I have to be honest and say that the endorsement of The Sun does not endear Mr Johnson to me, but it doesn’t affect my impression the other way either. Mr Johnson’s website includes the following in an open letter to Labour party members:
The key role of the Deputy, however, must be subordinate to and supportive of the Leader; to carry out whatever duties the Leader sees as being essential to securing a fourth term of office.
I have to disagree. The deputy leader must have a clear vision of what they want to do that does not conflict needlessly with the leader, but that does not involve subordinating the role; quite the opposite, in fact.

Hilary BennHilary Benn
Comes across as very nice, has held the international development portfolio and has the voice and gestures of his father. Fortunately, he has none of the fractiousness. Just as a quick aside, I'd have liked to have seen him done more in terms of corporate philanthropy. While I don't doubt that he would be competent, I don't see any reason to vote for him. Nor, though, do I see any reason to vote against him, so it won't surprise me if he picks up lots of second and third preferences and comes through to win.

Mr Benn's letter to CLPs runs:
  • I want to live in a country where people show the same concern about poverty, whether in Africa or at home.
  • I want politics to place as much importance on our children and family life as we do on economic stability.
  • I want a society where we ask people to give something back, where we celebrate public servants and public services and where we all pull together to make our communities safer, cleaner and greener.
  • I want the Labour Party to do more than just redistribute wealth, I want us to redistribute power and opportunity to make society fairer.
  • And I want to put justice and working with others at the heart of a new foreign policy.
How? Vague aspirations don't do much for me.

Peter HainPeter Hain
At the beginning of the campaign (which was well before it was announced), my inclination was towards Peter Hain. While he has not single-handedly solved the Northern Ireland question, he successfully played his significant role. While I think he has captured the mood of the party about the relationship to the leadership, I have a feeling that he is 'talking left' and that the position he takes might be transitory.

Mr Hain’s manifesto is also full of good intentions but has nothing that I can see against which I could judge his performance. His manifesto runs:
making the whole NPF process far more transparent, as well tackling the perception that the NPF simply acts as ‘rubber stamp’ by allowing it to consider more alternate policy positions.
One question – how? This question comes up again and again as I read his manifesto and I’m afraid I’m not convinced.

Hazel BlearsHazel Blears
I don't think it'll come as a shock to anyone to say that I am not enamoured of Tony Blair. He has been Labour's most successful leader, winning three consecutive general elections and bringing through some fantastic policies, not least of which is the minimum wage. Hazel, although personable (I chatted to her for a bit after a meeting at LSE), is too close to Mr Blair in policy terms. As I said, I don't think this is necessarily about policy. Hazel is also close in terms of presentation. She has talked about the battle bus which is jolly, good fun for hacks and gives a nice image for the headline news. That, however, will not rebuild the party nor allow policies, relevant to people on the ground, to flow upwards. Moreover, I feel that Hazel becoming deputy leader would legitimise her as party chair, a position in which she has been less than successful. I also think her idea of a minister for manifesto delivery (read: minister without portfolio) is a bad idea. Every minister should be delivering their brief in line with the party's manifesto. The manifesto is not an exhaustive document, and so there can be both renewal and reformulation of policy in power through consultation with the Labour family or a new manifesto to stand on for a new election1.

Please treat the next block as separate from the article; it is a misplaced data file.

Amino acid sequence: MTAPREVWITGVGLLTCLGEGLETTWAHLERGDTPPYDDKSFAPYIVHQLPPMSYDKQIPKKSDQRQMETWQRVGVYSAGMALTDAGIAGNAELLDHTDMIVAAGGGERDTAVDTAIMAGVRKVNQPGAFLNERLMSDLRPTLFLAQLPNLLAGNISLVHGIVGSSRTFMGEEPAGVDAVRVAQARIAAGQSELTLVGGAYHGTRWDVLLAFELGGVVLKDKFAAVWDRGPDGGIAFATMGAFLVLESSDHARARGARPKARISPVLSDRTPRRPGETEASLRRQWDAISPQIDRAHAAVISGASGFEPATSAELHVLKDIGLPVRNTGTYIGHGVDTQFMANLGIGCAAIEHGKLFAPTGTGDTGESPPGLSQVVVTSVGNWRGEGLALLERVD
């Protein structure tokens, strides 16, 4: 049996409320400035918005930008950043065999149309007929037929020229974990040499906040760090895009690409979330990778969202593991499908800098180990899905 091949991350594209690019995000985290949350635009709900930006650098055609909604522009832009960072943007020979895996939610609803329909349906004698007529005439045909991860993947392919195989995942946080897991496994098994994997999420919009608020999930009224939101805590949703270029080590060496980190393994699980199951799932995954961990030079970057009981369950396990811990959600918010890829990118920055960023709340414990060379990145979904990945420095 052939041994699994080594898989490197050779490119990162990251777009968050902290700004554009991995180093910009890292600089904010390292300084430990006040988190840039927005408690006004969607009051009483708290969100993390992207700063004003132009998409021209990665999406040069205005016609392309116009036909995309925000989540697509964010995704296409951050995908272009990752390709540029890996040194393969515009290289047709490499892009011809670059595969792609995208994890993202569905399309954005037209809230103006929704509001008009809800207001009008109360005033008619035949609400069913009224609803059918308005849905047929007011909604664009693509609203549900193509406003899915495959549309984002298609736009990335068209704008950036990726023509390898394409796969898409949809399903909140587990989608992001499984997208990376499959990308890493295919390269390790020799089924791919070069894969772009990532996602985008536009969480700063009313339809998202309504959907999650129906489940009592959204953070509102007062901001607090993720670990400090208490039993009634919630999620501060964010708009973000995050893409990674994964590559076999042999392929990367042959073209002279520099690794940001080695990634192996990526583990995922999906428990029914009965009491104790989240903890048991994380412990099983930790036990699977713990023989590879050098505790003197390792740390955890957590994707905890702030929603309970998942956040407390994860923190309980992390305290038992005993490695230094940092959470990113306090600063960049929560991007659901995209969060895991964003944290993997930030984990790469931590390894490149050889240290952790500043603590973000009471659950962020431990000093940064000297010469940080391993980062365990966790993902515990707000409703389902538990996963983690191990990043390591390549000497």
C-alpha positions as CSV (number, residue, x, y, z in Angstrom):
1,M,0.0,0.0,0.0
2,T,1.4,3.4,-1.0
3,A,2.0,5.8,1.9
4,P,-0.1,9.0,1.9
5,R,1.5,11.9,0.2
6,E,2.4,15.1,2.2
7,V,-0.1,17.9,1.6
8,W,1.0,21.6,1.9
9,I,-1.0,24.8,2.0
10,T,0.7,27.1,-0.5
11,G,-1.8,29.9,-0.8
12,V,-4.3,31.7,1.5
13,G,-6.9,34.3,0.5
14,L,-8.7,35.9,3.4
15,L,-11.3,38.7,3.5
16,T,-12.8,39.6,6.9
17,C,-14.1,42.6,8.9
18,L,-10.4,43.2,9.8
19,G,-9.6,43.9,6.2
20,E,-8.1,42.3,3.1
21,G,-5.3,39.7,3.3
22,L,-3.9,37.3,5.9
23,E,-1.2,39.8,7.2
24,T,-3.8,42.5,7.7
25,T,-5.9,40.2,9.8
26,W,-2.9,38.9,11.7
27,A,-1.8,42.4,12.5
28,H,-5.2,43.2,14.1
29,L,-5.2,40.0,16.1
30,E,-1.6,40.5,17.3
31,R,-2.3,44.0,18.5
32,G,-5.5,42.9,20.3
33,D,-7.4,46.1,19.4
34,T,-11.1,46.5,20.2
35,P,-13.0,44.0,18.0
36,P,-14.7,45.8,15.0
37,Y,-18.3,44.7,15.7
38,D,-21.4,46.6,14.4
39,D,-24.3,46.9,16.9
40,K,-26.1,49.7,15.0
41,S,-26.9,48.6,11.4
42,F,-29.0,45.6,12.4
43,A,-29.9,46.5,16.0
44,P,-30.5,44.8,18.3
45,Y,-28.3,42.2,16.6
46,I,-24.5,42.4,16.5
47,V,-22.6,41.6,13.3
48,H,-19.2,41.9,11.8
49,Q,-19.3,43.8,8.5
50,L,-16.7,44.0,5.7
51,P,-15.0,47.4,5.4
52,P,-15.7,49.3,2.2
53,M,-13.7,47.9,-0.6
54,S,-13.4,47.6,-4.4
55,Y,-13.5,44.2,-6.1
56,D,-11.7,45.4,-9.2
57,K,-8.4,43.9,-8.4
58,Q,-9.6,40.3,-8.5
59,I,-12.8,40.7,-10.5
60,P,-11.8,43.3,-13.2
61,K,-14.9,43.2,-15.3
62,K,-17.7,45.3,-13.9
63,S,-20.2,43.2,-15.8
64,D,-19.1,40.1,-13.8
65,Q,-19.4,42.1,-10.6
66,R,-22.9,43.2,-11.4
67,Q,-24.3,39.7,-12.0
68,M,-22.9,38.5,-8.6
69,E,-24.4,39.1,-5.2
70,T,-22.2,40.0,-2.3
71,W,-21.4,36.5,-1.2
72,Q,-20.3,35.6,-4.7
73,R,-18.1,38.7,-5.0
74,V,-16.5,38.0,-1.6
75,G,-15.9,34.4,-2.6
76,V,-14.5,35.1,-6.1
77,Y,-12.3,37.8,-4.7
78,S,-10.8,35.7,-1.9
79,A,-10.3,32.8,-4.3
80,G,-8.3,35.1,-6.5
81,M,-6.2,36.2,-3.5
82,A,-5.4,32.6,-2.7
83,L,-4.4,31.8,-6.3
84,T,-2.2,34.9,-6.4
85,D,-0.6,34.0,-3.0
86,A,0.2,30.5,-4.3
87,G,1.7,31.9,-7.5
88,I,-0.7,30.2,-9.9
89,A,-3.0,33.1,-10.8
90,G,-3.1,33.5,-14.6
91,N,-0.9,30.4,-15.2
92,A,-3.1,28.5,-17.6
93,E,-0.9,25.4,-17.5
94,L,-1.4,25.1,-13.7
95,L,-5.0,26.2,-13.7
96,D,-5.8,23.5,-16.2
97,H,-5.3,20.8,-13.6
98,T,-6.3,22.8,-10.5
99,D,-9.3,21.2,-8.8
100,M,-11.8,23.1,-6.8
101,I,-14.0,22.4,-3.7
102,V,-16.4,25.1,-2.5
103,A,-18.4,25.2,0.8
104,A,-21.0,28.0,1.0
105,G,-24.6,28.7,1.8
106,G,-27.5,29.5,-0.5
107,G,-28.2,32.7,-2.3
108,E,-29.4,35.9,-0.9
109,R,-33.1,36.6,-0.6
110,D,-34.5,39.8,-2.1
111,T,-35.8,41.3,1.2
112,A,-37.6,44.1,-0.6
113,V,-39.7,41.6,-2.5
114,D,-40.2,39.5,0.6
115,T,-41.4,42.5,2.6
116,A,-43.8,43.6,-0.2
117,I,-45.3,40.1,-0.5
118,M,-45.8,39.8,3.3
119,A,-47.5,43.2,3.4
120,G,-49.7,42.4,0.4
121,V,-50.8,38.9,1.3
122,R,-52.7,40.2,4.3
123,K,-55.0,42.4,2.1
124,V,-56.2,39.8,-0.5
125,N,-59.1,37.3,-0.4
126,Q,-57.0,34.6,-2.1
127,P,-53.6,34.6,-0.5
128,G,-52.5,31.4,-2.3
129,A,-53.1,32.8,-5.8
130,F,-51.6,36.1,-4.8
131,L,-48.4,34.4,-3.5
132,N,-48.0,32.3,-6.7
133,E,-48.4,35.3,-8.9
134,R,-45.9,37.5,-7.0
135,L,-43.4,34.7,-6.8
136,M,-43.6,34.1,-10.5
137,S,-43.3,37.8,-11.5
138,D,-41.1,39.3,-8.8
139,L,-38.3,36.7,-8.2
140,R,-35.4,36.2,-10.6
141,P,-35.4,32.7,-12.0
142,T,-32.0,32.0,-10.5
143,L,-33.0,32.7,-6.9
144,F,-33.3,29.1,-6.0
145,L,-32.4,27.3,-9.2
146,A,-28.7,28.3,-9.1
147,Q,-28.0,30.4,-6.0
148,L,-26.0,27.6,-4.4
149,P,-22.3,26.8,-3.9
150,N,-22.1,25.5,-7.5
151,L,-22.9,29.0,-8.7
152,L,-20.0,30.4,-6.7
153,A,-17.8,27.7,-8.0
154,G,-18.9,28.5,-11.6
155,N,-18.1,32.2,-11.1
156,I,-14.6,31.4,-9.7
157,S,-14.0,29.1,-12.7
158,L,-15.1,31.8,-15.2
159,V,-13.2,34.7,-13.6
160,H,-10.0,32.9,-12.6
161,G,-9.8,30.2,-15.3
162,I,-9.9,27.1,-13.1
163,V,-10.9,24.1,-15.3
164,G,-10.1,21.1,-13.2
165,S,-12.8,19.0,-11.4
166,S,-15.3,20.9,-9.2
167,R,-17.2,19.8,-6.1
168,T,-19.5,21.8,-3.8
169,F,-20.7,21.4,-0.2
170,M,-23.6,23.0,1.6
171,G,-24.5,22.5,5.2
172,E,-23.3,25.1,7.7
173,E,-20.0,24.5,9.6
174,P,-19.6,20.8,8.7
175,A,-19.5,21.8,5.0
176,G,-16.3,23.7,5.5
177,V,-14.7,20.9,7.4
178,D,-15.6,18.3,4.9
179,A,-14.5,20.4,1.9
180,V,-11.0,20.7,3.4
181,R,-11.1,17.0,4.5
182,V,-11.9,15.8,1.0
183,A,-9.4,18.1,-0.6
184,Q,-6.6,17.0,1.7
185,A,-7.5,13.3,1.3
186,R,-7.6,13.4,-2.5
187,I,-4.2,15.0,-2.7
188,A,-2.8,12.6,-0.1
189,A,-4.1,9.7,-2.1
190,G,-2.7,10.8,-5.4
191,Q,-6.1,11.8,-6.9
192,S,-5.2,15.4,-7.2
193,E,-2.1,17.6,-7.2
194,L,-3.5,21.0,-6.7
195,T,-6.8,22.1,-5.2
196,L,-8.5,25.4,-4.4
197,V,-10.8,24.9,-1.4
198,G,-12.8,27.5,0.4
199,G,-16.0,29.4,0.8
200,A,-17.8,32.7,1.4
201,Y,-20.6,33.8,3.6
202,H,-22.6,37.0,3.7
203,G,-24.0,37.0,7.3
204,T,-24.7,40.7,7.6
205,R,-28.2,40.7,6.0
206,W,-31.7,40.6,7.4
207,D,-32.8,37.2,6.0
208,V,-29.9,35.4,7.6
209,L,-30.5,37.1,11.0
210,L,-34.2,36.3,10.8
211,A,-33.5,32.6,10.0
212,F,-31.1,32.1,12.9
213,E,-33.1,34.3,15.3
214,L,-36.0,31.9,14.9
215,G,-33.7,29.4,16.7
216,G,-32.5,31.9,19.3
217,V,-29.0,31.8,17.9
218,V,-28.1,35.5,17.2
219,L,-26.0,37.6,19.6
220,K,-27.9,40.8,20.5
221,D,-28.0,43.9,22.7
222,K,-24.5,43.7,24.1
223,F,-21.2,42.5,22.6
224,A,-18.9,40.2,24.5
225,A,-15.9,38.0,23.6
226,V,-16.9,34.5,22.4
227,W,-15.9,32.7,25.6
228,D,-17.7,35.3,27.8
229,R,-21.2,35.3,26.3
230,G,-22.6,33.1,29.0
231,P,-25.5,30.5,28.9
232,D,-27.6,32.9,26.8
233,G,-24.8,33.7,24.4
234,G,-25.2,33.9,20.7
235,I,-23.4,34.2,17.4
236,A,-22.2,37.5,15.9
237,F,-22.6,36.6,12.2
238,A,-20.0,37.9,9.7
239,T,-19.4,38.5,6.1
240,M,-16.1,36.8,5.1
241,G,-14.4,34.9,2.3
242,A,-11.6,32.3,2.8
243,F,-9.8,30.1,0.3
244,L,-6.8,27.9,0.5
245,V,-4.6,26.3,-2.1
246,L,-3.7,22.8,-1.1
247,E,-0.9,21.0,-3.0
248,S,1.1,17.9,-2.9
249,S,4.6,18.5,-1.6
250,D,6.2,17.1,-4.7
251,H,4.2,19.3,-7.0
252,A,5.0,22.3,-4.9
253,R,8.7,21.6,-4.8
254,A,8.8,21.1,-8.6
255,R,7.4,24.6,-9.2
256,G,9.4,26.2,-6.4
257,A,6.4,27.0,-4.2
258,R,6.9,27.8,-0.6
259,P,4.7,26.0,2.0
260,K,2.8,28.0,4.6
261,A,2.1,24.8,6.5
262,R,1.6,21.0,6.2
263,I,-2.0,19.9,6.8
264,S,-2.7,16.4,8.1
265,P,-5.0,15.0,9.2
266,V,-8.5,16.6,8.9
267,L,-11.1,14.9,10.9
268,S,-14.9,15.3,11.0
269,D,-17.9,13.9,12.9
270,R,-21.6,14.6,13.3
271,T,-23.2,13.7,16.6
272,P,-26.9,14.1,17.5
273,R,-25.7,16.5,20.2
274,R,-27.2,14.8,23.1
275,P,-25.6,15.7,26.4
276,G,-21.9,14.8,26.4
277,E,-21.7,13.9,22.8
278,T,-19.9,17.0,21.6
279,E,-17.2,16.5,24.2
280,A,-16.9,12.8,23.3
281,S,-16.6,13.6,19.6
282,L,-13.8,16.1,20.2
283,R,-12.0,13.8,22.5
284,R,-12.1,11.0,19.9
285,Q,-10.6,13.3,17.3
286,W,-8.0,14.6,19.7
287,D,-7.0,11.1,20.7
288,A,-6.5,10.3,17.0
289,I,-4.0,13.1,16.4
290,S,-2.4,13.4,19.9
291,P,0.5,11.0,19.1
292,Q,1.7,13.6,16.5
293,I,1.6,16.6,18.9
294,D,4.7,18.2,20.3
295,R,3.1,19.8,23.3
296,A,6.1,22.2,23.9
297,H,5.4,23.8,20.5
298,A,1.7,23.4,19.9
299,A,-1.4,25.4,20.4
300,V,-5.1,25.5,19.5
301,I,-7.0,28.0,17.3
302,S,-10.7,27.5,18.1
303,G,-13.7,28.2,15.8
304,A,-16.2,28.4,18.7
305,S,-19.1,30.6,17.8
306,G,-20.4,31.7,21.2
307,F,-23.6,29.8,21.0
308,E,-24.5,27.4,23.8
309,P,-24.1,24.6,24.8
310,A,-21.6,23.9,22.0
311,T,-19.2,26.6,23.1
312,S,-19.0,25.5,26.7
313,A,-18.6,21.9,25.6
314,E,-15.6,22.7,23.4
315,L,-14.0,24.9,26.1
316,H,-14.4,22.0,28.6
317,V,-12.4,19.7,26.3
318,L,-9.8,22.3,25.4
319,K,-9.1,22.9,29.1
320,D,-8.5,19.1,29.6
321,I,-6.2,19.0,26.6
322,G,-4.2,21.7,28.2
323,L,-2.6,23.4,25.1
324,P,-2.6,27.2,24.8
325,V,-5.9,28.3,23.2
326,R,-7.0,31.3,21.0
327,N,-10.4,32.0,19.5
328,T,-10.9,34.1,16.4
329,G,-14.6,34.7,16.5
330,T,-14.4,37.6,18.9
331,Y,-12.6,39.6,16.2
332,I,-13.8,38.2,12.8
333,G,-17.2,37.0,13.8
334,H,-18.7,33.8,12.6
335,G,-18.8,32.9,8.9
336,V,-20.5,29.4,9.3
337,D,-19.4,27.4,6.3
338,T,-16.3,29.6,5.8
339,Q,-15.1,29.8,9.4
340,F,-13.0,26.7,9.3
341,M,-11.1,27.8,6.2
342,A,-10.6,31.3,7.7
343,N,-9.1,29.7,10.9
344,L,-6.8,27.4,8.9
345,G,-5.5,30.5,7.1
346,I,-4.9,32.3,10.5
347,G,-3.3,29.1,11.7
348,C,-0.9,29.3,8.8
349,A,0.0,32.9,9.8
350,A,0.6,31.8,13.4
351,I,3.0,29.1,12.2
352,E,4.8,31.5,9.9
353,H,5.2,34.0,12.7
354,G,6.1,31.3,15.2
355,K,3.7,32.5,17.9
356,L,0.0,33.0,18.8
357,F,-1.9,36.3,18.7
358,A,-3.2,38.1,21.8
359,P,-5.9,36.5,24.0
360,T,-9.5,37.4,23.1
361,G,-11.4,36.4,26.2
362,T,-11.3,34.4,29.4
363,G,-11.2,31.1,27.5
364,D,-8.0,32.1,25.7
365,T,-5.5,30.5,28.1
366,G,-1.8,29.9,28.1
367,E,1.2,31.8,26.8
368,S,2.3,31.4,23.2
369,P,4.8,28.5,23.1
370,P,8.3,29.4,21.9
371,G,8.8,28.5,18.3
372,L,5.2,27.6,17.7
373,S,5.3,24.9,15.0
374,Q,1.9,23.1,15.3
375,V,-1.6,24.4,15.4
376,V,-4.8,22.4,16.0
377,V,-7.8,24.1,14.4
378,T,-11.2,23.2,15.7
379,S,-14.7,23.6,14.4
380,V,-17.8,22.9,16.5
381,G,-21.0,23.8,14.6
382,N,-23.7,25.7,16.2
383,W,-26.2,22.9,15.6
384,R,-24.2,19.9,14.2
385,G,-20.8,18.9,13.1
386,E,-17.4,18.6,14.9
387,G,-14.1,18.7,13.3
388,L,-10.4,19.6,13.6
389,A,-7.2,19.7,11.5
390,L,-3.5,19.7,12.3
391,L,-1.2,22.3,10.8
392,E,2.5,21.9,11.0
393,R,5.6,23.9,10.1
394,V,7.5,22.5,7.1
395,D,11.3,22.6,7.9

I will be casting both my party and union (Unite/Amicus) in the following order:

Hazel Blears 6
Hilary Benn 4
Jon Cruddas 1
Peter Hain 5
Harriet Harman 2
Alan Johnson 3

A few final thoughts
I have had leaflets through the door from all the candidates. It would have been preferable, I think, if they could have sent them out in one envelope to all members. As I understand it, some candidates have had difficult getting easy access to some membership lists. It would also have saved paper and money.

The debate around the deputy leadership has been good. I hope that Labour can carry on debating in a civilised and responsive manner, recognising that this attracts people. It is possible to have a genuine discussion within an agreed or accepted framework.

xD.

DISCLAIMER: this post was written over three days and on four different machines. If it is incoherent, inconsistent or riddled with errors, I'd appreciate it if you could let me know.

1 - I'll come back to this in the future when I've had time to think about it, but I think a 4- or 5- year term is too long.